We develop and implement a novel numerical water tracer model within the Noah LSM with multiparameterization options (WT-Noah-MP) that is specifically designed to track individual hydrometeorological events. This approach provides a more complete representation of the physical processes beyond the standard land surface model output. Unlike isotope-enabled LSMs, WT-Noah-MP does not simulate the concentration of oxygen or hydrogen isotopes, or require isotope information to drive it. WT-Noah-MP provides stores, fluxes, and transit time estimates of tagged water in the surface-subsurface system. The new tracer tool can account for the horizontal and vertical heterogeneity of tracer transport in the subsurface by allowing partial mixing in each soil layer. We compared model-estimated transit times at the H. J. Andrews Experimental Watershed in Oregon with those derived from isotope observations. Our results show that including partial mixing in the soil results in a more realistic transit time distribution than the basic well-mixed assumption. We then used WT-Noah-MP to investigate the regional response to an extreme precipitation event in the U.S. Pacific Northwest. The model differentiated the flood response due to direct precipitation from indirect thermal effects and showed that a large portion of this event water was retained in the soil after 6 months. The water tracer addition in Noah-MP can help us quantify the long-term memory in the hydrologic system that can impact seasonal hydroclimate variability through evapotranspiration and groundwater recharge.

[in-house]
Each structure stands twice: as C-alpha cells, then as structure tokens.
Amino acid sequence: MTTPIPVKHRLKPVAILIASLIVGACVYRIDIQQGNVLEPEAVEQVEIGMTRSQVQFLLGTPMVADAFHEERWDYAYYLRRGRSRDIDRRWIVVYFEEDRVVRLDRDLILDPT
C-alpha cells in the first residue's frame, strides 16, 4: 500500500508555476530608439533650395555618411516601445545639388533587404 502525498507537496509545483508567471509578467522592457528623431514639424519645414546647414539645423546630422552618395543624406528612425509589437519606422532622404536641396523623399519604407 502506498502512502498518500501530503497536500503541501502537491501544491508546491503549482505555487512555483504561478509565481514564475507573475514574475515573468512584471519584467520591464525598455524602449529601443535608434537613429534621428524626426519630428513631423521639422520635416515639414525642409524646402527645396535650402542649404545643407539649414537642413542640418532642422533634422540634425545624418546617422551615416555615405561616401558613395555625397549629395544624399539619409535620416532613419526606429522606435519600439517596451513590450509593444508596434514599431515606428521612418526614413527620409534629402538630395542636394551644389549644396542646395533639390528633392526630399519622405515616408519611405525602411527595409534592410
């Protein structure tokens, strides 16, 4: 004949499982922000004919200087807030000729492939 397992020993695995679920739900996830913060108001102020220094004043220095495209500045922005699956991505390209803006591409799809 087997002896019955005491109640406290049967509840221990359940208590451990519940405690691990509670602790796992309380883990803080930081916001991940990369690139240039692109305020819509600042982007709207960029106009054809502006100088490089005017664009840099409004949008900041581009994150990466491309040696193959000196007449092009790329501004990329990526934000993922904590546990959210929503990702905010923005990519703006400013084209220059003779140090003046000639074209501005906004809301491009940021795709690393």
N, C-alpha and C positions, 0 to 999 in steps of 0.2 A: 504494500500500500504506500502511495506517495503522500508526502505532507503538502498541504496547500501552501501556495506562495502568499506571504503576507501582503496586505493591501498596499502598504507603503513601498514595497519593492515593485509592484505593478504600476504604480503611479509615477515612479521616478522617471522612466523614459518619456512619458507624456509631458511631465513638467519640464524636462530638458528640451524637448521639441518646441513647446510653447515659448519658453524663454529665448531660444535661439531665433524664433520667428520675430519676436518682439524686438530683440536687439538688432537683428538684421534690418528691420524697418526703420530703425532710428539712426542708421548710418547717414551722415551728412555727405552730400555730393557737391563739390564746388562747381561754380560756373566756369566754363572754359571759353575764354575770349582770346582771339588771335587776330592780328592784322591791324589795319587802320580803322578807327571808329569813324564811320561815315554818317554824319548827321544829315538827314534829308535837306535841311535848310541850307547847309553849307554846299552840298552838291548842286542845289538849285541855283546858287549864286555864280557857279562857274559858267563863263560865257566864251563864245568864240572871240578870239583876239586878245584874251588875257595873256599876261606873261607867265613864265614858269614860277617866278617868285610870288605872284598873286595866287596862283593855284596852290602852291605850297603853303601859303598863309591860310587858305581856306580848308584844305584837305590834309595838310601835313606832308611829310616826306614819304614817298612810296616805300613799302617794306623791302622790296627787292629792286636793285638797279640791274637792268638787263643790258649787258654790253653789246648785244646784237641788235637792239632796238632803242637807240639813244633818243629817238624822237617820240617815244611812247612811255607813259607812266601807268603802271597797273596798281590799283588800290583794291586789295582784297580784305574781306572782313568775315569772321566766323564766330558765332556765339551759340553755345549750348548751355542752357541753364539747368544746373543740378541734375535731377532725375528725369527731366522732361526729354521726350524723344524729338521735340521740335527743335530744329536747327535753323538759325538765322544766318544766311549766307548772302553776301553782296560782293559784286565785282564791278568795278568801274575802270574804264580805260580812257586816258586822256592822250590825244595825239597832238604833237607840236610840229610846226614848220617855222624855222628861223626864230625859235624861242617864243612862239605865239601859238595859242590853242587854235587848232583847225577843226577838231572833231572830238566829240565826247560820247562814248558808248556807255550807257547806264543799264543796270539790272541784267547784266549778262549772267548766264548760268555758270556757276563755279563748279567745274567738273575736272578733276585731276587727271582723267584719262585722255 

Original languageEnglish (US)
Pages (from-to)947-967
Number of pages21
JournalJournal of Hydrometeorology
Issue number6
StatePublished - Jun 1 2018


  • Flood events
  • Hydrometeorology
  • Land surface model
  • Regional effects
  • Soil moisture
  • Tracers

ASJC Scopus subject areas

  • Atmospheric Science


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